A higher than usual number of cases of scarlet fever, caused by invasive Group A streptococcal (iGAS) infections, are being reported in children across the country.
Whilst the Government and NHS have said that the risk to the public remains low, the UK Health Security Agency (UKHSA) has advised parents to be on the lookout for symptoms and to contact NHS 111 or their GP if they are concerned.
Symptoms to look out for are:
Blue, pale or blotchy skin, lips or tongue – on darker skin, check for blueness on the lips, tongue or gums, under the nails or around the eyes;
Rash that doesn’t fade when you roll a glass over it;
Weak, high-pitched cry – not like their normal cry, not responding like normal, not interested in feeding or normal activities; or
Being sleepier than normal or difficult to wake.
What pharmacies can do
Knowing the symptoms and where patients need to go for treatment may be the best ways for pharmacy teams to support children and their parents. The UKHSA has developed some social media resources that can be downloaded from the DHSC campaign resources centre. These can help improve knowledge as well as be shared to raise awareness amongst the public.
Some misinformation has been spreading on social media about the help that community pharmacies can provide. A suggestion has been made that pharmacies can test for strep A and hand out antibiotics, but this is not an NHS service and is only provided by a small number of pharmacies privately and under specific PGDs or where independent prescribers are available.
PSNC is pushing DHSC and NHS England to address these misconceptions and put out clear communications on where parents should go for help and where pharmacy teams should direct people to.
Antibiotic supply issues
The UKHSA issued this update on Friday:
“Given the unusually high level of GAS, and viral co-circulation in the community, health care professionals are asked to have a low threshold to consider and empirically prescribe antibiotics to children presenting with features of GAS infection, including where secondary to viral respiratory illness.”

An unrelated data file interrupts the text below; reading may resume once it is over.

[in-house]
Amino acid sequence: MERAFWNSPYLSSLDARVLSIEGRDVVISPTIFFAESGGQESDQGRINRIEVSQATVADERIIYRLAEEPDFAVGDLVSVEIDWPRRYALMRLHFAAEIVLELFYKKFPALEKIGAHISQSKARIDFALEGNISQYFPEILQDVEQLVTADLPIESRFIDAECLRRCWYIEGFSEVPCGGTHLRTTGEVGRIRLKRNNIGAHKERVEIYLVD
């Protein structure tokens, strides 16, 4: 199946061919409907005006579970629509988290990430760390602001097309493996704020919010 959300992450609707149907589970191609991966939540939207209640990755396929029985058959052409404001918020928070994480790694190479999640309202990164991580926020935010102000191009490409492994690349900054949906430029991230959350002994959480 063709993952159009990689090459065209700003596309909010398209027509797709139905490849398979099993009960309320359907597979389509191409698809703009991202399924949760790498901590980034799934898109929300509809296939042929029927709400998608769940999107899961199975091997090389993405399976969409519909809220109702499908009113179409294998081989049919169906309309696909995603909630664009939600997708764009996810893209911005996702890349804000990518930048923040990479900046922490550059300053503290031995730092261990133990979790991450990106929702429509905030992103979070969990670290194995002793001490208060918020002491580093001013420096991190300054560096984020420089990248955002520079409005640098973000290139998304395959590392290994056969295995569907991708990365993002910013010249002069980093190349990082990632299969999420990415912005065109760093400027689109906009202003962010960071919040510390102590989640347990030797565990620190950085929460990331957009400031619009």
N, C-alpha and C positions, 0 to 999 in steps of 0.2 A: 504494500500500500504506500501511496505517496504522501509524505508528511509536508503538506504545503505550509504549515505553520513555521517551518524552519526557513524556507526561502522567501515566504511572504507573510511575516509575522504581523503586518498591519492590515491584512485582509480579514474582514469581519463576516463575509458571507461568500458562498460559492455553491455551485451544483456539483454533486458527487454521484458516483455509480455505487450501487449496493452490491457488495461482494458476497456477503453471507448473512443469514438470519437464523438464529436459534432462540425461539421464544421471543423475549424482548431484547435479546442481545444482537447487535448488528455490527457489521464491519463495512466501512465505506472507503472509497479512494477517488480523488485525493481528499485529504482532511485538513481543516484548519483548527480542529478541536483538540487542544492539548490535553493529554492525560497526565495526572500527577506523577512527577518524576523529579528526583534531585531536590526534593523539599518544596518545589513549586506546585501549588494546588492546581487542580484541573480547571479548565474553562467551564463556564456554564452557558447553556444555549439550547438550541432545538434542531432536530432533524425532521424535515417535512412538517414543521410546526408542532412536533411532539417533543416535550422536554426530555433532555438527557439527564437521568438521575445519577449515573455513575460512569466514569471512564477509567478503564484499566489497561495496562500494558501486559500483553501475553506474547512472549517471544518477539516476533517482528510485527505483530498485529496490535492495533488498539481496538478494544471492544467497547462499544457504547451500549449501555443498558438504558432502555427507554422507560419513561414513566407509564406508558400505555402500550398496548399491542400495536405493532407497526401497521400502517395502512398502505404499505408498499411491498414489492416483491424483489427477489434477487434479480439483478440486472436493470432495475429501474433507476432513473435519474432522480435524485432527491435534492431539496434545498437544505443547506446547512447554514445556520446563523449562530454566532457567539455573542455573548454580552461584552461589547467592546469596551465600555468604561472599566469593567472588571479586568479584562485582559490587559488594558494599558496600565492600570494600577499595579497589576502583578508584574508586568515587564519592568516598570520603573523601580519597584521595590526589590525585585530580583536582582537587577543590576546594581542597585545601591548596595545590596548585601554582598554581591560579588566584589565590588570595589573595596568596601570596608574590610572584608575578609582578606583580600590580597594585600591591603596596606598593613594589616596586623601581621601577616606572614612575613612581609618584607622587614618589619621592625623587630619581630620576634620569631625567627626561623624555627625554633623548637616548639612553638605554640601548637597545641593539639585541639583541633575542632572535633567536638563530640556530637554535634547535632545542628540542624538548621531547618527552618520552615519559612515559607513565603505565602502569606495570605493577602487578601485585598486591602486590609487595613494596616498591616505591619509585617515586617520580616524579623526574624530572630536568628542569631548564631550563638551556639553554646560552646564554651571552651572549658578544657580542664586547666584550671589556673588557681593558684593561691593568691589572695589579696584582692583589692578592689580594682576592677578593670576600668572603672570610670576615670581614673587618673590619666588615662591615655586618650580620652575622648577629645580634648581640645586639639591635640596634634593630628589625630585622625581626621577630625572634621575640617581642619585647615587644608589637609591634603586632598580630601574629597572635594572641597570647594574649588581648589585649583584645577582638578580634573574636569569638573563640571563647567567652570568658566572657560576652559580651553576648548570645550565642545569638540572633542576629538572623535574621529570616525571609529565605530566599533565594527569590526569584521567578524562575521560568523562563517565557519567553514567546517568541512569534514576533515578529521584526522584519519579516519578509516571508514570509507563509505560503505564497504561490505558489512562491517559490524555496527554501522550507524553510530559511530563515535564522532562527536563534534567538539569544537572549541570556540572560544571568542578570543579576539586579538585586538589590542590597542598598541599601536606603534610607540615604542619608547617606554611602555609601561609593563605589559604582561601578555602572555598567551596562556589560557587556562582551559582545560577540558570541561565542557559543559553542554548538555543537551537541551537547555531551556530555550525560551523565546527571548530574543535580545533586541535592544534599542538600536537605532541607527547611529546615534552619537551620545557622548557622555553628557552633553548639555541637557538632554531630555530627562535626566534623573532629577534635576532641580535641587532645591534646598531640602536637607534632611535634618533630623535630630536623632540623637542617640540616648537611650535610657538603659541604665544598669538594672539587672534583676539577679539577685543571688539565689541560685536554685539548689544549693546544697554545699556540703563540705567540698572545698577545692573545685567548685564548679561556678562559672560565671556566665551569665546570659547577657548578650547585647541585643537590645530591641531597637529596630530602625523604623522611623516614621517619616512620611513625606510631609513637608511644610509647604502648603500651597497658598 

This means prescribers may now be issuing more prescriptions for these lines, increasing demand which may drive up prices and affect availability too.
PSNC’s Dispensing and Supply Team has received reports from some contractors and pharmacy teams who are finding it difficult to obtain certain antibiotics. Pharmacy teams are reporting that there is little or no stock of liquid amoxicillin and phenoxymethylpenicillin (Pen V) showing at wholesalers, and that the supply challenges have now extended to other oral antibiotics too. PSNC is also monitoring prices for these medicines and is seeking concessionary prices based on reports received from contractors.
The Healthcare Distribution Association (HDA) has said there has been a huge spike in demand for several antibiotics and its members are working hard with manufacturers to increase supply to meet this unprecedented demand.
Alliance Healthcare issued the following update this afternoon (7th December):
“Working with the healthcare industry Alliance Healthcare works closely with manufacturers to ensure maximum supply of product to UK patients. Demand has been high across our antibiotics range recently and despite generally good supply levels, we are experiencing some short-term impact as a result, however more replenishment is on the way. We ask that our customers only buy what they need and continue to regularly check myahportal.co.uk for the most up to date stock availability information.”
PSNC has raised its concerns about the supply situation with DHSC and we are currently awaiting further information via an update from the DHSC Supply Team. It is critical that medicine supplies are maintained and pharmacies are fairly reimbursed for them.
We have also briefed journalists that pharmacy teams will do everything they can to source medicines their patients need promptly and we are asking the public to be patient and respectful to pharmacy teams who are under the same unrelenting pressures as other healthcare professionals.
Suraj Shah, PSNC’s Drug Tariff and Reimbursement Manager, said:
“Changes to prescribing guidance and practices can impact on the availability of medicines. For example, with the recent rise in number of respiratory infections in the community, GPs have been advised to ‘have a low threshold’ for prescribing antibiotics to children presenting with symptoms associated with group A streptococcal infections. This is likely to lead to an increase in prescribing of certain antibiotics such as Pen V which can have an impact on supply.
“Unfortunately, this is just one in a long line of medicine supply issues for which pharmacy teams are having to spend additional time souring medicines, contacting prescribers to issue replacement prescription for other available alternatives, and explaining reasons for delays in supply to concerned patients and carers. PSNC is pressing hard for improvements for the concessions system alongside wider help for community pharmacy contractors who are facing relentless and unacceptable pressures.”
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